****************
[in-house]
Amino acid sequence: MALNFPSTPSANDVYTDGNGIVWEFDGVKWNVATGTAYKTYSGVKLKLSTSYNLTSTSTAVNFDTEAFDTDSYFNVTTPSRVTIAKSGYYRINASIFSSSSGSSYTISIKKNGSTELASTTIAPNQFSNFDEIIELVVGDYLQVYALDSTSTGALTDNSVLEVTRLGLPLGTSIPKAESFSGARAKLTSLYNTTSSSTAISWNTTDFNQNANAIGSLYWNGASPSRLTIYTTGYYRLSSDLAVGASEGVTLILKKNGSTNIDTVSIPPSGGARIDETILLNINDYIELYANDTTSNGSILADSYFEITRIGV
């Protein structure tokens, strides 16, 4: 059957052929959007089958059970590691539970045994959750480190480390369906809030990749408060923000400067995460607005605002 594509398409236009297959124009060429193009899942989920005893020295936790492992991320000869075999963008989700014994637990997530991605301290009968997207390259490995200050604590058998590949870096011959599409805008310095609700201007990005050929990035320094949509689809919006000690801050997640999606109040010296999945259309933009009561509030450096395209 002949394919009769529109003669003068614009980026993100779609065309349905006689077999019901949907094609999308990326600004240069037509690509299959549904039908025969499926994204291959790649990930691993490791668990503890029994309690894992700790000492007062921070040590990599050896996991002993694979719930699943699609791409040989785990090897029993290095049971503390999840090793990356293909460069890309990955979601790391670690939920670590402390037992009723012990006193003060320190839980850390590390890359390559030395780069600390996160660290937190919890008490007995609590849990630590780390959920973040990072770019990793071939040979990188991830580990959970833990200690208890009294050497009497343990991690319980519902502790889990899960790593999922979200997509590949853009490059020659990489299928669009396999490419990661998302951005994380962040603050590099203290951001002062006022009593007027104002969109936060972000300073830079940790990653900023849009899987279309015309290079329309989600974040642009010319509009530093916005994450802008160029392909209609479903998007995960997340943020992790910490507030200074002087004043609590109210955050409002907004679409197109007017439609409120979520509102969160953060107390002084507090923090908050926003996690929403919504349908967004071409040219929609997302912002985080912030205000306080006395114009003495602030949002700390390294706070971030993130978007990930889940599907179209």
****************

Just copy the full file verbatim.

[in-house]
Amino acid sequence: MALNFPSTPSANDVYTDGNGIVWEFDGVKWNVATGTAYKTYSGVKLKLSTSYNLTSTSTAVNFDTEAFDTDSYFNVTTPSRVTIAKSGYYRINASIFSSSSGSSYTISIKKNGSTELASTTIAPNQFSNFDEIIELVVGDYLQVYALDSTSTGALTDNSVLEVTRLGLPLGTSIPKAESFSGARAKLTSLYNTTSSSTAISWNTTDFNQNANAIGSLYWNGASPSRLTIYTTGYYRLSSDLAVGASEGVTLILKKNGSTNIDTVSIPPSGGARIDETILLNINDYIELYANDTTSNGSILADSYFEITRIGV
């Protein structure tokens, strides 16, 4: 059957052929959007089958059970590691539970045994959750480190480390369906809030990749408060923000400067995460607005605002 594509398409236009297959124009060429193009899942989920005893020295936790492992991320000869075999963008989700014994637990997530991605301290009968997207390259490995200050604590058998590949870096011959599409805008310095609700201007990005050929990035320094949509689809919006000690801050997640999606109040010296999945259309933009009561509030450096395209 002949394919009769529109003669003068614009980026993100779609065309349905006689077999019901949907094609999308990326600004240069037509690509299959549904039908025969499926994204291959790649990930691993490791668990503890029994309690894992700790000492007062921070040590990599050896996991002993694979719930699943699609791409040989785990090897029993290095049971503390999840090793990356293909460069890309990955979601790391670690939920670590402390037992009723012990006193003060320190839980850390590390890359390559030395780069600390996160660290937190919890008490007995609590849990630590780390959920973040990072770019990793071939040979990188991830580990959970833990200690208890009294050497009497343990991690319980519902502790889990899960790593999922979200997509590949853009490059020659990489299928669009396999490419990661998302951005994380962040603050590099203290951001002062006022009593007027104002969109936060972000300073830079940790990653900023849009899987279309015309290079329309989600974040642009010319509009530093916005994450802008160029392909209609479903998007995960997340943020992790910490507030200074002087004043609590109210955050409002907004679409197109007017439609409120979520509102969160953060107390002084507090923090908050926003996690929403919504349908967004071409040219929609997302912002985080912030205000306080006395114009003495602030949002700390390294706070971030993130978007990930889940599907179209």